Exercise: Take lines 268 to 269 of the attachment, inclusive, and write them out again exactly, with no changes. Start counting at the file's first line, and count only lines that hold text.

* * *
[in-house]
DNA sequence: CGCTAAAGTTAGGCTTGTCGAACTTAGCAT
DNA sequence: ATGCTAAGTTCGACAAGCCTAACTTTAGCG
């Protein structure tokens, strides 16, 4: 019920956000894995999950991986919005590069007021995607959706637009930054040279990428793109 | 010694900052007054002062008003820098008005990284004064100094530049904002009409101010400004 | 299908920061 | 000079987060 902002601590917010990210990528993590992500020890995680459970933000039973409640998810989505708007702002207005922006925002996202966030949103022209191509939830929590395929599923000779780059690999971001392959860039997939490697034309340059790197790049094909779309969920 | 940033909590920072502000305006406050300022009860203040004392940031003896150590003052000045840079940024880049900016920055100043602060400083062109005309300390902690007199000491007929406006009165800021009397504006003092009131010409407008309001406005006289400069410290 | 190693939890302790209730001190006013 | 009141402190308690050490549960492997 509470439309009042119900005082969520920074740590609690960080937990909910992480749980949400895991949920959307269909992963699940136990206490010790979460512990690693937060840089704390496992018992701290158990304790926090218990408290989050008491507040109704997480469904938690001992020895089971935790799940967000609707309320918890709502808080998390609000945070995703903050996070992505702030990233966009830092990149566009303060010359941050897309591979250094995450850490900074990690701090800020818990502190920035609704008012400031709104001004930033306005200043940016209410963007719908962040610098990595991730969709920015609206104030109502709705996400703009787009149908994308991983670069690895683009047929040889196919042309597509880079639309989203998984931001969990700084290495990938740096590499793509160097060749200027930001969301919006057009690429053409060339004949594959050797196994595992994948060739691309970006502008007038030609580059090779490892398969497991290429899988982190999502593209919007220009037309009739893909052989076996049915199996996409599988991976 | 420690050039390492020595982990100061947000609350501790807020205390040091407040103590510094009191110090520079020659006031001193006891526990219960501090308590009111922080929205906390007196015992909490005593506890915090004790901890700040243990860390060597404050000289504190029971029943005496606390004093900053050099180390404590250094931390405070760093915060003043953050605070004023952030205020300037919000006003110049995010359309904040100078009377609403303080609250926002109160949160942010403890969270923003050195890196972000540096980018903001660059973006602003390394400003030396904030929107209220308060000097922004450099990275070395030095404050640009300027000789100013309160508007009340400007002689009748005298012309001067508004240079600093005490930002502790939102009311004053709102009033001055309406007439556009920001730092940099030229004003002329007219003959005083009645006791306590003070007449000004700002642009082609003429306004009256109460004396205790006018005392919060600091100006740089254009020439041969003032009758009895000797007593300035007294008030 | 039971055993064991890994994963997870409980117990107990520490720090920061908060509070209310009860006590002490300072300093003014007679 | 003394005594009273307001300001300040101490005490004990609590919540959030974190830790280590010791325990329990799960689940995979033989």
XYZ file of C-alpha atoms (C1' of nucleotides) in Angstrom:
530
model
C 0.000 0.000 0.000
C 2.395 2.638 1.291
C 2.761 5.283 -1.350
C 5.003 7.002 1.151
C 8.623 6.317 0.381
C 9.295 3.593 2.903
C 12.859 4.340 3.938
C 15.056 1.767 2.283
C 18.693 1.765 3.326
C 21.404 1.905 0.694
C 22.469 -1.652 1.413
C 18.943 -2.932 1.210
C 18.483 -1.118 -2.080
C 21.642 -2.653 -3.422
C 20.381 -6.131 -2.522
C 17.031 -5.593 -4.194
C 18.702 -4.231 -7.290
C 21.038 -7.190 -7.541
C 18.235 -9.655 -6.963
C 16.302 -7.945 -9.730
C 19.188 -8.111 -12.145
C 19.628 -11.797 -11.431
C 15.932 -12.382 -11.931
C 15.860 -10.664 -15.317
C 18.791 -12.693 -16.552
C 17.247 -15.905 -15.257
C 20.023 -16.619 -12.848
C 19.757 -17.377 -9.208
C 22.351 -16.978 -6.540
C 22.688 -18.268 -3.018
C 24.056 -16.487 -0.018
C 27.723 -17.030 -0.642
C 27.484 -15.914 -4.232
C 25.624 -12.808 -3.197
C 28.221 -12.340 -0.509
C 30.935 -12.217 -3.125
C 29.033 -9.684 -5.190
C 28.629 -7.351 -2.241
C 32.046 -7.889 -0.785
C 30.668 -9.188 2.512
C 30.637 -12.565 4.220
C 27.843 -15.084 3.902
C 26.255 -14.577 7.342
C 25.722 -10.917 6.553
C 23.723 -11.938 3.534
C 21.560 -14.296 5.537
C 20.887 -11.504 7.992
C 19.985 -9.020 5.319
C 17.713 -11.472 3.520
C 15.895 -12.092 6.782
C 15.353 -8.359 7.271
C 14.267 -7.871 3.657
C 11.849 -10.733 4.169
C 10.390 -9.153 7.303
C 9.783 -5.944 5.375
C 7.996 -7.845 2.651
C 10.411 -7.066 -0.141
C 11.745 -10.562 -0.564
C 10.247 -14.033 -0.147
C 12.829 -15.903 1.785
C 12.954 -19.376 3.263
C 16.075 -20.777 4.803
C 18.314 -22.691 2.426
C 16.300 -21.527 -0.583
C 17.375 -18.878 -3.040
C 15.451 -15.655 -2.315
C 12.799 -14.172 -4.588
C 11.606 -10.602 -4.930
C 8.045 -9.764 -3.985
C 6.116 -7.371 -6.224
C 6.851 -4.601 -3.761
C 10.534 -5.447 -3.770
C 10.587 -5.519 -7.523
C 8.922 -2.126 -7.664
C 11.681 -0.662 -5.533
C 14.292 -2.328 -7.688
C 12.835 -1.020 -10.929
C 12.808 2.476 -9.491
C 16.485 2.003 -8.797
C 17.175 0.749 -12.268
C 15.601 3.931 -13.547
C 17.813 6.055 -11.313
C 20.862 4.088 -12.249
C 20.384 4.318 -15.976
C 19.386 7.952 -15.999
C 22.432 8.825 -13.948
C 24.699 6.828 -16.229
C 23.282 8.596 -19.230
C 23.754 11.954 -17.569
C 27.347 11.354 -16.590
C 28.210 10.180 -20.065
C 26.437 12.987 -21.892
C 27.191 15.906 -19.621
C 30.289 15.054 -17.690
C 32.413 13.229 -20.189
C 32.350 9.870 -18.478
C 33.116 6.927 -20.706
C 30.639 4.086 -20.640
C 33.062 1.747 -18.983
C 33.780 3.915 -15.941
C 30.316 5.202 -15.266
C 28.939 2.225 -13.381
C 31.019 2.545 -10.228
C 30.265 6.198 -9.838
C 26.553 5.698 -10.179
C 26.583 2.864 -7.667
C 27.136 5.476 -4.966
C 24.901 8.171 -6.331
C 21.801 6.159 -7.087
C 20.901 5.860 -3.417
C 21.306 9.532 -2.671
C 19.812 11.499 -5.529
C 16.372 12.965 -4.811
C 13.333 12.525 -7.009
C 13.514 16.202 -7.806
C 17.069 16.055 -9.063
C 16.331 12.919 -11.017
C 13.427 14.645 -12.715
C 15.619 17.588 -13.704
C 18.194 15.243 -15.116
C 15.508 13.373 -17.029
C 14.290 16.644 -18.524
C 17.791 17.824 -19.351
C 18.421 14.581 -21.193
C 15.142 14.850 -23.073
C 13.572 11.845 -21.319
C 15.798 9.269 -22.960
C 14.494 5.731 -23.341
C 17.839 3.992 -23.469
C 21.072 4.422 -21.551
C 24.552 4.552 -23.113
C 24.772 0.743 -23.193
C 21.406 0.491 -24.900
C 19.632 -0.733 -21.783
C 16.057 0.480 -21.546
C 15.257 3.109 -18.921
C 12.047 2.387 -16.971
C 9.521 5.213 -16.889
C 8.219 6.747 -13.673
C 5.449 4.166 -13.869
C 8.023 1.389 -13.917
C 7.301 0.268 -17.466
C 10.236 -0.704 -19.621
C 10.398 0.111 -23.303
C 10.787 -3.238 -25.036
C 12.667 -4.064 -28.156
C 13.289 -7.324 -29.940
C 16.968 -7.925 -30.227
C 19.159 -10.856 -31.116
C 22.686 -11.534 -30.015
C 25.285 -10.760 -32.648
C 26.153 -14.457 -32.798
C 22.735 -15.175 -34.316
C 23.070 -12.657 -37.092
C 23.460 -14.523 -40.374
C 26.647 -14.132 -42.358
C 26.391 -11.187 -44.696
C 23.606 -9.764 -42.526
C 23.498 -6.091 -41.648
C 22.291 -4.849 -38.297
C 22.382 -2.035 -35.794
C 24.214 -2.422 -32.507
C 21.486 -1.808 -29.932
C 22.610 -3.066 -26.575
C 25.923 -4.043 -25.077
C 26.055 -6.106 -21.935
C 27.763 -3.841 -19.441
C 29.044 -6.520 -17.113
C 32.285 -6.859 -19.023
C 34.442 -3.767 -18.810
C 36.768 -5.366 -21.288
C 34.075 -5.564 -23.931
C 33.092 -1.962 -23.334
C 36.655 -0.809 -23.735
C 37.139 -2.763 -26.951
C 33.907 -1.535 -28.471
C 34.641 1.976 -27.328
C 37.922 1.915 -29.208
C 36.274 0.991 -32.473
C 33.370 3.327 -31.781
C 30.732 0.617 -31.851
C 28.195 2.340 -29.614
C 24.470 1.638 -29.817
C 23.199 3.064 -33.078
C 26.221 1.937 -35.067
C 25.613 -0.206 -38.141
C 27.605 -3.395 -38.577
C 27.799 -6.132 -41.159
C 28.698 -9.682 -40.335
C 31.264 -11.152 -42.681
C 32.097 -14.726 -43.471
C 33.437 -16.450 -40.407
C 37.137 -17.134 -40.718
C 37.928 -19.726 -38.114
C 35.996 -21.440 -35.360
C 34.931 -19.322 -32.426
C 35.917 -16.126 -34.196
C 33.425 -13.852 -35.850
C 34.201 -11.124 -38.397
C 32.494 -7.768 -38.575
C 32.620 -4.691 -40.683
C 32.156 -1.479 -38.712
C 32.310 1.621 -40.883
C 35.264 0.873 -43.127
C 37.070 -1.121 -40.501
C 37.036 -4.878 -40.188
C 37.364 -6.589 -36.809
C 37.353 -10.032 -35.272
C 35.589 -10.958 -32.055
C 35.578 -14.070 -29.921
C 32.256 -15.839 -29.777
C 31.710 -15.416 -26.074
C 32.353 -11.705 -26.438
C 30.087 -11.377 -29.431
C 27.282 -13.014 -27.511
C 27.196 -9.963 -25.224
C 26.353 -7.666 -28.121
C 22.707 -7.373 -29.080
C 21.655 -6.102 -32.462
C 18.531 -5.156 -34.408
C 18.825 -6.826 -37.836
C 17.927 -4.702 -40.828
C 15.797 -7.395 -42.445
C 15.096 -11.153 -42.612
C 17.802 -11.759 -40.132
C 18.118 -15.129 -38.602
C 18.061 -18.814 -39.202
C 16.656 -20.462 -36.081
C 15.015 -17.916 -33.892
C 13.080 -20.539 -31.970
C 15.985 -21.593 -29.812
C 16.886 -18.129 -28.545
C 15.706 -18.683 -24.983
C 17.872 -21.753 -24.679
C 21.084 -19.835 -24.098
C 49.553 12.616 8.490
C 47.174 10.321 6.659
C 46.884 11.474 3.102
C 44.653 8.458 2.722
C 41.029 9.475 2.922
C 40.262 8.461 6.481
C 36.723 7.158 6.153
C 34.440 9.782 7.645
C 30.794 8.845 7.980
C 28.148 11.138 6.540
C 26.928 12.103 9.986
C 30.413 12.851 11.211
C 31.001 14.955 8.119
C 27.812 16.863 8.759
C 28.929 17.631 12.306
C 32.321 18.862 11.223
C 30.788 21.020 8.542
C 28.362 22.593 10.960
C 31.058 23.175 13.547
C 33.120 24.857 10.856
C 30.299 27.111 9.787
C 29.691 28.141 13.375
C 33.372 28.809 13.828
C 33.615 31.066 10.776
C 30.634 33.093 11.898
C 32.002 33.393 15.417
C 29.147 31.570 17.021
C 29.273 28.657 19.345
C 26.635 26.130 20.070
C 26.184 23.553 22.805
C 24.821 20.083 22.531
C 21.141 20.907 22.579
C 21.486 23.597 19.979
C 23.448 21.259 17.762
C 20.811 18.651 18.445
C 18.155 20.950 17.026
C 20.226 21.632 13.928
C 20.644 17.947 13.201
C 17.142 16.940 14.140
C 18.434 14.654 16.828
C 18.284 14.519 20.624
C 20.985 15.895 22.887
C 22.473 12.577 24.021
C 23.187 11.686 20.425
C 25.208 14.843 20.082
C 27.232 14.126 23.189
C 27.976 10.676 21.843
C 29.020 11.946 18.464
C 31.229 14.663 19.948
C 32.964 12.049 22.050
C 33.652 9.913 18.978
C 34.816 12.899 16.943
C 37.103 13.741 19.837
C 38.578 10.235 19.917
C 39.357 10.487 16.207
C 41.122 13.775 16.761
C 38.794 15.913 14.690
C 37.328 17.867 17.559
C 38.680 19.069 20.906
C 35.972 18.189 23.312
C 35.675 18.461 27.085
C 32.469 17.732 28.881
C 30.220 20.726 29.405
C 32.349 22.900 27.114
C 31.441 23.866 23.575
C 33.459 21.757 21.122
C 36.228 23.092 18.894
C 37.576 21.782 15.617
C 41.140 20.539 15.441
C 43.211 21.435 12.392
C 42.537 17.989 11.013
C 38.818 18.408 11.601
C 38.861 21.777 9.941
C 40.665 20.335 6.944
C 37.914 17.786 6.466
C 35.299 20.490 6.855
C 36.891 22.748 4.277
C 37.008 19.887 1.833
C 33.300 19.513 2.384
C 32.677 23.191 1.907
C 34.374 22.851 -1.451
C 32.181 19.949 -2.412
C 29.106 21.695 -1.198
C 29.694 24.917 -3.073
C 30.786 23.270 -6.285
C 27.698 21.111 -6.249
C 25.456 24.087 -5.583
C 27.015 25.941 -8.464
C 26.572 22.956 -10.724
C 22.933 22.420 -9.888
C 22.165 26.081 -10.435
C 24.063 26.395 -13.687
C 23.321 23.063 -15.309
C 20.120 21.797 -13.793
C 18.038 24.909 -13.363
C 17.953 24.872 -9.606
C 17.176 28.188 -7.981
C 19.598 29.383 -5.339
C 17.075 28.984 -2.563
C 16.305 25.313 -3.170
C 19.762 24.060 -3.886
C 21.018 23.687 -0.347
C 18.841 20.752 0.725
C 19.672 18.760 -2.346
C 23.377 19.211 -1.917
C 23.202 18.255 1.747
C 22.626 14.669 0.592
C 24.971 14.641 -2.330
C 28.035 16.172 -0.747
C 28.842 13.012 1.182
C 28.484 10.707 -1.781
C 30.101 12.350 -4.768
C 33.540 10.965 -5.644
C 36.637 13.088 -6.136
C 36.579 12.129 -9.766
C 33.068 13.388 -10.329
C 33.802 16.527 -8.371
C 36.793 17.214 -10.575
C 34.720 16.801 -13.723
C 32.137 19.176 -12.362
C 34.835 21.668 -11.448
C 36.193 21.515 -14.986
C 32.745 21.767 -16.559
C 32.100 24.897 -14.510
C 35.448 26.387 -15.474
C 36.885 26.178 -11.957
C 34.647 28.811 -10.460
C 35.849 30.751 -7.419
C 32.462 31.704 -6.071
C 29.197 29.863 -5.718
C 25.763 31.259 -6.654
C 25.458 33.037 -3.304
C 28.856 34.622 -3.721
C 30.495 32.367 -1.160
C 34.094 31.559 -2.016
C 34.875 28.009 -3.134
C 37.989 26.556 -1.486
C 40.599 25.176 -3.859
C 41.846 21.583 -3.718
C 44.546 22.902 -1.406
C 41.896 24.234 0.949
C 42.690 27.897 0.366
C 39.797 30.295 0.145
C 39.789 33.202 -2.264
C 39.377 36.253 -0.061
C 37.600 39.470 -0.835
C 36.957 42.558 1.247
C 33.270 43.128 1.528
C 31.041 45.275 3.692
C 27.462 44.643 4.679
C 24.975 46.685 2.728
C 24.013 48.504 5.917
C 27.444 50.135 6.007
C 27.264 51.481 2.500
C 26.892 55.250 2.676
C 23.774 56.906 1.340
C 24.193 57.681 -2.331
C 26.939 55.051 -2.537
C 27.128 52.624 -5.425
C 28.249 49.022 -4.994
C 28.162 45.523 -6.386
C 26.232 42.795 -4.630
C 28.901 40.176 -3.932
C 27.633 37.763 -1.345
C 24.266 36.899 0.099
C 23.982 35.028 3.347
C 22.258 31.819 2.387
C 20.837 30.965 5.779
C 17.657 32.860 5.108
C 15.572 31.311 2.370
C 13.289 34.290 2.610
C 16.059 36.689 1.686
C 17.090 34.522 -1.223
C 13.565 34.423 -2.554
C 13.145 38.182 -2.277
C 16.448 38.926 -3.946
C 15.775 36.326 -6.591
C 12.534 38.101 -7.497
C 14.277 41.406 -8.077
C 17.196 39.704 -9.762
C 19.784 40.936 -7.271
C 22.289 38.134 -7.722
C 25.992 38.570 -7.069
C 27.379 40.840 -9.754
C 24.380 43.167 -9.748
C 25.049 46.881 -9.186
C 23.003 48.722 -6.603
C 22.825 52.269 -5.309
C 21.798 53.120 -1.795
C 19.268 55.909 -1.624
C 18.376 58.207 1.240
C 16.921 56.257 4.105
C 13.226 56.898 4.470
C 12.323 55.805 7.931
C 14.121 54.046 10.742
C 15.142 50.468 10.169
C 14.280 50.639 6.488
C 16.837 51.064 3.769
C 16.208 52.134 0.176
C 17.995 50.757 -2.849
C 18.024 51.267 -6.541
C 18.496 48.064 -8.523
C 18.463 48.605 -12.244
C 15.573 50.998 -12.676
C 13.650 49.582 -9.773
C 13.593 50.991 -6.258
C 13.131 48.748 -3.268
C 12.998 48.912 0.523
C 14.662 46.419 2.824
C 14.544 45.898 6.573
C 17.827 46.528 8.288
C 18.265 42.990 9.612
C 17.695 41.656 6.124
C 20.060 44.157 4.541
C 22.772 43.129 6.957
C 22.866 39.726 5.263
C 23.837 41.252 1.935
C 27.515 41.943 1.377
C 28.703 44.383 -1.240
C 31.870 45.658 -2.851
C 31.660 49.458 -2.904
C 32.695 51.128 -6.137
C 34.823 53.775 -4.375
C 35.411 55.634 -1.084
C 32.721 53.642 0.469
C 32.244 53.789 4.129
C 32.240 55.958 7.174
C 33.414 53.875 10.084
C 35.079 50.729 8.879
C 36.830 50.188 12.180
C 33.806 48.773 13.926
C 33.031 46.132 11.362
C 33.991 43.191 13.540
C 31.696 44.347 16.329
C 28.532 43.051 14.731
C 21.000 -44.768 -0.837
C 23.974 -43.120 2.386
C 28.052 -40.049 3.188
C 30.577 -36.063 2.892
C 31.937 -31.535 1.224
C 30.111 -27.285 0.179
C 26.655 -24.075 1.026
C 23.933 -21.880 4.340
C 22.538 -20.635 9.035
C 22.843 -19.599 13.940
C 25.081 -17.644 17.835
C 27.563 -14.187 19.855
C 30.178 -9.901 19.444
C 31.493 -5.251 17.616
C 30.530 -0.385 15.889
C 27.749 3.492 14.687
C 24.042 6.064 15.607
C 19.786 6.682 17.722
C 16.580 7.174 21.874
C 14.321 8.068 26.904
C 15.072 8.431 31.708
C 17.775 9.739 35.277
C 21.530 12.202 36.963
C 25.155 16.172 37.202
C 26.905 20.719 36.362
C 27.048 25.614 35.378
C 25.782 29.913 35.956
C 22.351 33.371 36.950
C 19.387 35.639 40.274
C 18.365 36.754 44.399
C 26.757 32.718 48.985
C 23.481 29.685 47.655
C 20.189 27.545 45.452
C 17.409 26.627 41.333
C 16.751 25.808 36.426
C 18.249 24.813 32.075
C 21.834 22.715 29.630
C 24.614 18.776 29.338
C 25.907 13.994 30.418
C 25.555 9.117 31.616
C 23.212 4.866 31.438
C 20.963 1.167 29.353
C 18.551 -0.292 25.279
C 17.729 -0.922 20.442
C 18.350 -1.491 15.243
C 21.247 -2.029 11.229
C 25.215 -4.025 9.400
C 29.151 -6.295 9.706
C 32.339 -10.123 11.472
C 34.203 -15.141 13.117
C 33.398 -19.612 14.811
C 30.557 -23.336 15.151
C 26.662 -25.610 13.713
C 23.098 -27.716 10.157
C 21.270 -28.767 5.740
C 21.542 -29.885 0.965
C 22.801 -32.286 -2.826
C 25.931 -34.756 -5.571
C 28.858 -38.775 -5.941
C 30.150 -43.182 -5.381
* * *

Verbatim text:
C 32.002 33.393 15.417
C 29.147 31.570 17.021